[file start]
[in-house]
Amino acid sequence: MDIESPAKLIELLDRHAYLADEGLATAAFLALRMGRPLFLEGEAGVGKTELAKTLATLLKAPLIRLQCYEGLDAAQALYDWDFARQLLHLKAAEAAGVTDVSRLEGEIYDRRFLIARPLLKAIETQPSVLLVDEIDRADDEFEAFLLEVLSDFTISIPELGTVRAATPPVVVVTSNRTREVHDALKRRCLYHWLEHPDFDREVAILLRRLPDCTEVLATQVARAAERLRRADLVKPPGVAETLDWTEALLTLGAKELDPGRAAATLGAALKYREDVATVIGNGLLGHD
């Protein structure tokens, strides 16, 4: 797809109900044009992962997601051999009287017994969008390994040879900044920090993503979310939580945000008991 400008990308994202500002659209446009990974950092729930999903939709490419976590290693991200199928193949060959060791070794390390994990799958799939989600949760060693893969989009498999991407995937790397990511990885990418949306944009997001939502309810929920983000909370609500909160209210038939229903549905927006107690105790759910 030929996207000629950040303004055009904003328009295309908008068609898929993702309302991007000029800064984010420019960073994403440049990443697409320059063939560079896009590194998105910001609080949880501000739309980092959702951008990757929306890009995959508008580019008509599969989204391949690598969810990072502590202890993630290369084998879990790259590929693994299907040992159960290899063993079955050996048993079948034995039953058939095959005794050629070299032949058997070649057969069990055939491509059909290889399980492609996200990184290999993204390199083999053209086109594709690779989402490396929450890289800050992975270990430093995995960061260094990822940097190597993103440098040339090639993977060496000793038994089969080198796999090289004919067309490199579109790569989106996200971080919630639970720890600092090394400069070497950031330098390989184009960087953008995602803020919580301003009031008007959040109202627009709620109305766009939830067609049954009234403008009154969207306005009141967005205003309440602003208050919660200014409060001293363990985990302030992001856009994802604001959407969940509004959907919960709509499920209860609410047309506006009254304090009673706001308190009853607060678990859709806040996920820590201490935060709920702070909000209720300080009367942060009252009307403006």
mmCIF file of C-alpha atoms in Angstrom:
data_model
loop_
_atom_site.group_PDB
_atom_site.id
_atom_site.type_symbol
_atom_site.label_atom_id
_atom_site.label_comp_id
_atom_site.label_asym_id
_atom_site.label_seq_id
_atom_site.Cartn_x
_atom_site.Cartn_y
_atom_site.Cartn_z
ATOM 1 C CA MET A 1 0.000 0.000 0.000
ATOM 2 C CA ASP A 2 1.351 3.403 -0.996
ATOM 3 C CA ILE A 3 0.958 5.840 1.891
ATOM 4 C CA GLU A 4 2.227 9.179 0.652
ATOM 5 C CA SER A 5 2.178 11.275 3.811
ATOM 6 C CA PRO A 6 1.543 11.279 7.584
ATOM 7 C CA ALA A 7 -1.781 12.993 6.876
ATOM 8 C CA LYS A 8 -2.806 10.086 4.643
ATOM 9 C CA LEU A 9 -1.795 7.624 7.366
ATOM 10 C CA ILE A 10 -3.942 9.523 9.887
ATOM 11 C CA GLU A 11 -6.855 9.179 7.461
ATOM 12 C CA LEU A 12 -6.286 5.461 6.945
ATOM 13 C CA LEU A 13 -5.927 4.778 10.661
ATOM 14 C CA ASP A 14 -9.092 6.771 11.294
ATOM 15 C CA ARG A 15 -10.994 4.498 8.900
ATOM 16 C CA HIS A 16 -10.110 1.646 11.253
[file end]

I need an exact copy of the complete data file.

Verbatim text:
[in-house]
Amino acid sequence: MDIESPAKLIELLDRHAYLADEGLATAAFLALRMGRPLFLEGEAGVGKTELAKTLATLLKAPLIRLQCYEGLDAAQALYDWDFARQLLHLKAAEAAGVTDVSRLEGEIYDRRFLIARPLLKAIETQPSVLLVDEIDRADDEFEAFLLEVLSDFTISIPELGTVRAATPPVVVVTSNRTREVHDALKRRCLYHWLEHPDFDREVAILLRRLPDCTEVLATQVARAAERLRRADLVKPPGVAETLDWTEALLTLGAKELDPGRAAATLGAALKYREDVATVIGNGLLGHD
């Protein structure tokens, strides 16, 4: 797809109900044009992962997601051999009287017994969008390994040879900044920090993503979310939580945000008991 400008990308994202500002659209446009990974950092729930999903939709490419976590290693991200199928193949060959060791070794390390994990799958799939989600949760060693893969989009498999991407995937790397990511990885990418949306944009997001939502309810929920983000909370609500909160209210038939229903549905927006107690105790759910 030929996207000629950040303004055009904003328009295309908008068609898929993702309302991007000029800064984010420019960073994403440049990443697409320059063939560079896009590194998105910001609080949880501000739309980092959702951008990757929306890009995959508008580019008509599969989204391949690598969810990072502590202890993630290369084998879990790259590929693994299907040992159960290899063993079955050996048993079948034995039953058939095959005794050629070299032949058997070649057969069990055939491509059909290889399980492609996200990184290999993204390199083999053209086109594709690779989402490396929450890289800050992975270990430093995995960061260094990822940097190597993103440098040339090639993977060496000793038994089969080198796999090289004919067309490199579109790569989106996200971080919630639970720890600092090394400069070497950031330098390989184009960087953008995602803020919580301003009031008007959040109202627009709620109305766009939830067609049954009234403008009154969207306005009141967005205003309440602003208050919660200014409060001293363990985990302030992001856009994802604001959407969940509004959907919960709509499920209860609410047309506006009254304090009673706001308190009853607060678990859709806040996920820590201490935060709920702070909000209720300080009367942060009252009307403006």
mmCIF file of C-alpha atoms in Angstrom:
data_model
loop_
_atom_site.group_PDB
_atom_site.id
_atom_site.type_symbol
_atom_site.label_atom_id
_atom_site.label_comp_id
_atom_site.label_asym_id
_atom_site.label_seq_id
_atom_site.Cartn_x
_atom_site.Cartn_y
_atom_site.Cartn_z
ATOM 1 C CA MET A 1 0.000 0.000 0.000
ATOM 2 C CA ASP A 2 1.351 3.403 -0.996
ATOM 3 C CA ILE A 3 0.958 5.840 1.891
ATOM 4 C CA GLU A 4 2.227 9.179 0.652
ATOM 5 C CA SER A 5 2.178 11.275 3.811
ATOM 6 C CA PRO A 6 1.543 11.279 7.584
ATOM 7 C CA ALA A 7 -1.781 12.993 6.876
ATOM 8 C CA LYS A 8 -2.806 10.086 4.643
ATOM 9 C CA LEU A 9 -1.795 7.624 7.366
ATOM 10 C CA ILE A 10 -3.942 9.523 9.887
ATOM 11 C CA GLU A 11 -6.855 9.179 7.461
ATOM 12 C CA LEU A 12 -6.286 5.461 6.945
ATOM 13 C CA LEU A 13 -5.927 4.778 10.661
ATOM 14 C CA ASP A 14 -9.092 6.771 11.294
ATOM 15 C CA ARG A 15 -10.994 4.498 8.900
ATOM 16 C CA HIS A 16 -10.110 1.646 11.253